You don’t see many libertarian Esperantists. Well, you don’t see many political Esperantists, the language is strictly political neutral and aims to appeal to everyone regardless of political opinion. Even still, Esperantists are more likely to be left rather than right wing. It’s understandable why nationalists don’t like Esperanto, it’s a very un-nationalistic if not anti-nationalistic idea. Tearing down barriers between nationalities does not appeal to them and nationalists fear that Esperanto could undermine the national language and culture. However, I think there are several good reasons why Libertarians should like Esperanto.
The only times I’ve seen Libertarians mention Esperanto it’s been to dismiss it. They viewed it as artificial, as a top down attempt to force social change instead of a natural bottom up approach. I want to argue that this misperception of Esperanto is actually the reverse of reality. Esperanto is really the perfect example of natural bottom-up growth, whereas natural languages are top-down enforcement by the state. I’m not the only one, just last week I read an article (in Esperanto) arguing for Anarcho-Capitalism for Esperantists. Continue reading “Why Libertarians Should Like Esperanto”
It’s not easy being part of a third party in America, the electoral system strongly discourages more than two parties, so most people don’t even know that there are other parties let alone their polices. In 2012, the Libertarian nominee for President, Gary Johnson, got 1% of the vote and considered this a success. Yet there is talk that this year could be different, that the polls indicate this time the Libertarians will have a breakout success. While Johnson obviously won’t win, perhaps this year the Libertarians will gain national significance and even swing the election. Continue reading “Could Gary Johnson Be Relevant in 2016?”
The free market often sounds quite simple and straight forward. Consumers simply decide whether product A or B benefits them more and then choose accordingly. If the same or similar product is sold by shop A or B consumers simply choose whichever is cheaper, better quality or otherwise benefits them. It is easy and doesn’t require any complicated plan or someone telling consumers what is best for them, people simply decide themselves. This is the market as described by economists, politicians and writers, especially when they are trying to make a political point. After all, if the market is so simple and straight forward, why do we need the government interfering? All these rules and regulations only get in the way, surely it is better for everyone if we just leave the consumers to decide for themselves. Continue reading “No One Has Time For A Completely Free Market”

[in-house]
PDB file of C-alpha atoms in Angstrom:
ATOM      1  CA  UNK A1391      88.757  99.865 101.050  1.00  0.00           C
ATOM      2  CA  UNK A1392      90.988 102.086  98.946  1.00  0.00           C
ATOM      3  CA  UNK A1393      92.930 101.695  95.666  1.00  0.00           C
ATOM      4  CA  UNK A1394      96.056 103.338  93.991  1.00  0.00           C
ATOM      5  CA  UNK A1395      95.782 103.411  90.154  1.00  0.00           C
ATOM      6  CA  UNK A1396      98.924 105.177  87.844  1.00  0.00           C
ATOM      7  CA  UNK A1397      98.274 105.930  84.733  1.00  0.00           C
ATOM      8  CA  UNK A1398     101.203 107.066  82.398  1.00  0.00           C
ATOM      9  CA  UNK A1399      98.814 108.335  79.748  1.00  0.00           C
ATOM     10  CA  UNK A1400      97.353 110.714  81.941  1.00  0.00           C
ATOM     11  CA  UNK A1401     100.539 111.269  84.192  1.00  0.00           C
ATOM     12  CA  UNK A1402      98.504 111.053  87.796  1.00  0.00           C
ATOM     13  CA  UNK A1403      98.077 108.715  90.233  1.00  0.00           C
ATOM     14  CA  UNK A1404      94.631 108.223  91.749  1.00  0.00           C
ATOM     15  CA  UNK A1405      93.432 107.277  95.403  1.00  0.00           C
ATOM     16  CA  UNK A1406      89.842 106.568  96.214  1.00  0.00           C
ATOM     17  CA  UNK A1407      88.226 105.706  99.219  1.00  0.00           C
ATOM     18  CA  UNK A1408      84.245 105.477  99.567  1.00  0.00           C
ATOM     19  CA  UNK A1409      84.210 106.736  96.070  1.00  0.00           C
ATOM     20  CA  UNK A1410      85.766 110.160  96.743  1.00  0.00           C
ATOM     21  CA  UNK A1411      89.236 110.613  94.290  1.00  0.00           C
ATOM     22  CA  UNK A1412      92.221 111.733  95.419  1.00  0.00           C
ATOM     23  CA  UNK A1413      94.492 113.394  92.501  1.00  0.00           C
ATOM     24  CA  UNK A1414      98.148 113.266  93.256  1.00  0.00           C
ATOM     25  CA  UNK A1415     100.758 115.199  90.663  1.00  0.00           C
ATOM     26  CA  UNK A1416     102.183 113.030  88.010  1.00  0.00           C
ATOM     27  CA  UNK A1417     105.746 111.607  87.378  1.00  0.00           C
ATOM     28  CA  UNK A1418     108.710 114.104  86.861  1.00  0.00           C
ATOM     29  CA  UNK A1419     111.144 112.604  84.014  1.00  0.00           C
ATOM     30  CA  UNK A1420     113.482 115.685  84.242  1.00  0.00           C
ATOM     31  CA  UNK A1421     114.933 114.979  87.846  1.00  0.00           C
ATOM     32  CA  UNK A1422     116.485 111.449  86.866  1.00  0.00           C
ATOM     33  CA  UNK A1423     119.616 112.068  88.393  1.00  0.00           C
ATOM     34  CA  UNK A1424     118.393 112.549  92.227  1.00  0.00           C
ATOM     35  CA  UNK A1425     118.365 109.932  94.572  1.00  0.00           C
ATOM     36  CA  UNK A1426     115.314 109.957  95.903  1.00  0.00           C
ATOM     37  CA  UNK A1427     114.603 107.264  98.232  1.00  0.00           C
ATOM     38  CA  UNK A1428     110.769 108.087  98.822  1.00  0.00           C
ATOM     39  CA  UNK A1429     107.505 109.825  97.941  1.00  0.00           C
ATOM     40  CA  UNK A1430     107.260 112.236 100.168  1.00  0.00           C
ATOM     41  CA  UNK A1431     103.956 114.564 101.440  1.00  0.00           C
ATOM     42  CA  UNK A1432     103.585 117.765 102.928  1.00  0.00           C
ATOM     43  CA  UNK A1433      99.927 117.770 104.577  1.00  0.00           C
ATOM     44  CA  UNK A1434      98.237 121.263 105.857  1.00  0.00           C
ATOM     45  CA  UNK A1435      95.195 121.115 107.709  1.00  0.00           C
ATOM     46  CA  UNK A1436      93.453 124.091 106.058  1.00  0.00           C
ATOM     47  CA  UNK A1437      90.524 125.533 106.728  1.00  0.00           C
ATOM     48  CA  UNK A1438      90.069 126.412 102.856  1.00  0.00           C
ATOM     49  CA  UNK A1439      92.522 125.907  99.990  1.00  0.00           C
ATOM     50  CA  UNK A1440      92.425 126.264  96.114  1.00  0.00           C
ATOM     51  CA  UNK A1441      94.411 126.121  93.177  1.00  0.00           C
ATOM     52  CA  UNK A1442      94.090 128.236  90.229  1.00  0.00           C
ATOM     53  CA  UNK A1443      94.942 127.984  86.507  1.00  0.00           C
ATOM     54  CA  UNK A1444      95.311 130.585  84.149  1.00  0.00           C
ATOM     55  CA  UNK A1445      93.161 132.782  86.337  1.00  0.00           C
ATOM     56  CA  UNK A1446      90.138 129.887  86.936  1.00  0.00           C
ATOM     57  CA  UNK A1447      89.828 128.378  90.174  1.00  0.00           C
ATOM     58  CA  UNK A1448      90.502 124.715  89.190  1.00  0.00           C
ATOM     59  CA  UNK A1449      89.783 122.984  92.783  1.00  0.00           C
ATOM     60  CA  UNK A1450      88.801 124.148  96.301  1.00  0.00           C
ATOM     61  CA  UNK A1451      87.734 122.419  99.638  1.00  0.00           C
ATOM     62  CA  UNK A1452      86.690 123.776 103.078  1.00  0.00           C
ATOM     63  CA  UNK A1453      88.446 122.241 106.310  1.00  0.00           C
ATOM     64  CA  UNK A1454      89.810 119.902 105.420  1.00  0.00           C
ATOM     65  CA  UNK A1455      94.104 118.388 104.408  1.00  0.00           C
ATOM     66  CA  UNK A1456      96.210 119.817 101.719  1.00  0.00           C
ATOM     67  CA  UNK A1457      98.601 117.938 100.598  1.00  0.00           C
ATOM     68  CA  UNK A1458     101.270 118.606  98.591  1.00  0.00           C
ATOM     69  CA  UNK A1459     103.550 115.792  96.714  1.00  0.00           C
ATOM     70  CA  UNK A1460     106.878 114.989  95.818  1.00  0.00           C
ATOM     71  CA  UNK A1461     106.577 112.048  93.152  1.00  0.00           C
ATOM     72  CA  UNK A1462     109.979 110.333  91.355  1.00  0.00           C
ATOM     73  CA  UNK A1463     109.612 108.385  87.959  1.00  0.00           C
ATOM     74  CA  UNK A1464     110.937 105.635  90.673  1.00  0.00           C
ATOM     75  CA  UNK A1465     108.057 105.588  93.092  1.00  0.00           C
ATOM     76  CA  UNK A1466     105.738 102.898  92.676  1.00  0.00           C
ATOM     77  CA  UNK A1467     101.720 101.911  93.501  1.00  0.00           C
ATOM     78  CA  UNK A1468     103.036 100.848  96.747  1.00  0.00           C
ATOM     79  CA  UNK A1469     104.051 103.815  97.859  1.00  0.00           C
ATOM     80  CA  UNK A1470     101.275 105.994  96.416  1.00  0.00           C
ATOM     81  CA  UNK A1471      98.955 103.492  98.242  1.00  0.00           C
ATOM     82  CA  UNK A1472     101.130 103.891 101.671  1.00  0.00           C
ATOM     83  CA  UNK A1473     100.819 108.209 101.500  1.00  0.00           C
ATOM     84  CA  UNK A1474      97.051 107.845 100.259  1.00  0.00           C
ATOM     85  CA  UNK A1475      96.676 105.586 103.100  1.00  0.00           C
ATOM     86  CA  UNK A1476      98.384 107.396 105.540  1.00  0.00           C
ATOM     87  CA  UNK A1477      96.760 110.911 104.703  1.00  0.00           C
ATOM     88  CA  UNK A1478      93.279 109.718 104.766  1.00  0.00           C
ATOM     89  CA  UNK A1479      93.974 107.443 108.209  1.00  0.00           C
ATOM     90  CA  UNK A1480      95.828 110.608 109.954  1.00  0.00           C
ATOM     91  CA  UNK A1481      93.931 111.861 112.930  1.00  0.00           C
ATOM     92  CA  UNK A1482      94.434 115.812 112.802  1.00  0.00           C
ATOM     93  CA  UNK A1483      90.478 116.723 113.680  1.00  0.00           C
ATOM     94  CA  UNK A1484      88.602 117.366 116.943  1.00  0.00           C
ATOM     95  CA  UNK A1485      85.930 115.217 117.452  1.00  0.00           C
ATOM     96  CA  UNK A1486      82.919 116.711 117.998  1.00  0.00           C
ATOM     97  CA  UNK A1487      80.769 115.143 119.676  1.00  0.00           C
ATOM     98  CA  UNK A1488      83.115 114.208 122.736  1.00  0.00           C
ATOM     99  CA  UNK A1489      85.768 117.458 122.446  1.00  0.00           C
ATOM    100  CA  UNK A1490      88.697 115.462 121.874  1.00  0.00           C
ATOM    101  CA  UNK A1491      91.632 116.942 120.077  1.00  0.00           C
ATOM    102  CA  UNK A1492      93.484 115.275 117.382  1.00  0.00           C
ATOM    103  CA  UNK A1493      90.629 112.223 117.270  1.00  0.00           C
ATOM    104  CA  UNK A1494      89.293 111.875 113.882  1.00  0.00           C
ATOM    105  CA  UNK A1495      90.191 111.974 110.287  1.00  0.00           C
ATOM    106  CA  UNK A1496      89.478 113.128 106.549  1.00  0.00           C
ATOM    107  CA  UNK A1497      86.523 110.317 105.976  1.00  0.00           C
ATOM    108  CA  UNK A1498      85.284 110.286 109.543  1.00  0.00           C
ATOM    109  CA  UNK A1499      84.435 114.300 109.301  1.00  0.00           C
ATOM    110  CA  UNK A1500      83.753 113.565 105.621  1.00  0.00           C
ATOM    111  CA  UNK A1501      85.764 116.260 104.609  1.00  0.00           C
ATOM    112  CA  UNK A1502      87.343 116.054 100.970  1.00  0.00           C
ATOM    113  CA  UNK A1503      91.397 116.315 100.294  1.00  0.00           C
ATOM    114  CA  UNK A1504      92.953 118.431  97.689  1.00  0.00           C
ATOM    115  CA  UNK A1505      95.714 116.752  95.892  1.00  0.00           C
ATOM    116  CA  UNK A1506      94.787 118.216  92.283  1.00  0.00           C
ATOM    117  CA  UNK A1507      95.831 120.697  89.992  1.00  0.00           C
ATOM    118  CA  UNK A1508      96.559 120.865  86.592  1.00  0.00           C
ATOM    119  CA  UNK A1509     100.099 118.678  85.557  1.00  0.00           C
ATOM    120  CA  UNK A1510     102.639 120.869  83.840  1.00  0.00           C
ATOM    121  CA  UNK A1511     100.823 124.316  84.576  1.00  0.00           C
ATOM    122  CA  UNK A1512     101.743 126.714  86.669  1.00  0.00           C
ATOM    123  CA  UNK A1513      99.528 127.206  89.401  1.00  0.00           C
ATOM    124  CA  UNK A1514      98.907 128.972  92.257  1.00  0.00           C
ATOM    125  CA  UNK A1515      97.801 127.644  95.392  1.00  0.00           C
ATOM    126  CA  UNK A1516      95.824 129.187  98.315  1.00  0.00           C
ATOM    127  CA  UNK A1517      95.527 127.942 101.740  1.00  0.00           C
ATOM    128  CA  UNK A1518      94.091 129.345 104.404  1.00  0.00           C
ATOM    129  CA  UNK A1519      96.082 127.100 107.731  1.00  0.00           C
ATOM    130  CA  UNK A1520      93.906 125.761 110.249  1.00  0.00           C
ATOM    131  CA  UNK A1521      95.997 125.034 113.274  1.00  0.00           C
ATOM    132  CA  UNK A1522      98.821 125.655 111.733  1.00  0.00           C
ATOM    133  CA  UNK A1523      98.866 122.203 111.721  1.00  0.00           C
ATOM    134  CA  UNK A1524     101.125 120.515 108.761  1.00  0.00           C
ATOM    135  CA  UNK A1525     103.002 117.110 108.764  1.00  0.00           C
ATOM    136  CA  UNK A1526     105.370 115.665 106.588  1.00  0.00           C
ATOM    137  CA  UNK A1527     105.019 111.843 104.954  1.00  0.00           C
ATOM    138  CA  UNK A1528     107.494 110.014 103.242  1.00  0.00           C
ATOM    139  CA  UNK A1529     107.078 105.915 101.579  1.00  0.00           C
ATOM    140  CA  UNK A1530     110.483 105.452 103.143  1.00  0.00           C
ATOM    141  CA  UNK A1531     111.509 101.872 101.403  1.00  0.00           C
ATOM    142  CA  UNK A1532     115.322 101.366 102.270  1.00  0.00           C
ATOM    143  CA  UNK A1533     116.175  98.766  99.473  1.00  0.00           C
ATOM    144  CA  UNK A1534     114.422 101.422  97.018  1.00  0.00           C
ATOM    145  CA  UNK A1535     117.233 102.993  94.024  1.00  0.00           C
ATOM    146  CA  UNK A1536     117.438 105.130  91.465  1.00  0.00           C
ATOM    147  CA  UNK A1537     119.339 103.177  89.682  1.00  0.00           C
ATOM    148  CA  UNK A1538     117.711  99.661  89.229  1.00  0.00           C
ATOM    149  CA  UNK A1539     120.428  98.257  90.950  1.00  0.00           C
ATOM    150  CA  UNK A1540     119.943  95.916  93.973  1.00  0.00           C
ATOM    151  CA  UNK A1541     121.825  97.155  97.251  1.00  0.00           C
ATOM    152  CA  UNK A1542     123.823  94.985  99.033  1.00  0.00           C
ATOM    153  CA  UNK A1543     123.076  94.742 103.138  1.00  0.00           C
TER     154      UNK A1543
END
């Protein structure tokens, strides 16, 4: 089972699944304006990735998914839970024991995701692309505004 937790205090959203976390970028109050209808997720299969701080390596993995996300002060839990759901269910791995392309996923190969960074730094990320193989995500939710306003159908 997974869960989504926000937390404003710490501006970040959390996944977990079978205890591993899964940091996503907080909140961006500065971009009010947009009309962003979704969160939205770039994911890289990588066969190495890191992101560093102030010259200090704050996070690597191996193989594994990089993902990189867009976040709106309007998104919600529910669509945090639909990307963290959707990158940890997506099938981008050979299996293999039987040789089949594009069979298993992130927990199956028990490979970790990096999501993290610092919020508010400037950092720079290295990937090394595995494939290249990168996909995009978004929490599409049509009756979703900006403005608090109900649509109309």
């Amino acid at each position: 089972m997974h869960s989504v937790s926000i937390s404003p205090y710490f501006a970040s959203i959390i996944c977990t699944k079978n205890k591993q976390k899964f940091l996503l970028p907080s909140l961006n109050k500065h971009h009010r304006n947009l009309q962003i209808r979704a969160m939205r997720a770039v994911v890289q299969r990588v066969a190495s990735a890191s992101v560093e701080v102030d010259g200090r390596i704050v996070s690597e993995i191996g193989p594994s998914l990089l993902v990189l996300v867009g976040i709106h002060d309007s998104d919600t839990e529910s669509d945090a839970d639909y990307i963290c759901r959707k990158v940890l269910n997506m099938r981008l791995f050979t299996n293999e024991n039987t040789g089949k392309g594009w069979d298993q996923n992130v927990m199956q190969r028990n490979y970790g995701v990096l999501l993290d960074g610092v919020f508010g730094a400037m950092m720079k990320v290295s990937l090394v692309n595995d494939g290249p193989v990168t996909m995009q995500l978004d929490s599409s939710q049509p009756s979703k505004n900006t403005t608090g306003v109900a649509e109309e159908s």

So I’ve been reading libertarian literature lately, which unsurprisingly glorifies the free market as the solution to all of the world’s problems. Some even take this to its extreme and argue that even police and courts should be privatised and replaced with the free market like doctors and dentists. These Libertarians/Anarcho-Capitalists (the water is a bit muddied between them) are quite vague on what would replace the state (like all utopians they spend far more time denouncing the present than describing the future). The general theme is that security would be like insurance, you pay a fee to a company in exchange for protection. This private police would patrol the streets and solve crimes committed against their clients. In order to retain your business, the company will have to provide the best possible service. Competition will keep the companies honest and prevent warlords or gangs from exploiting the opportunity.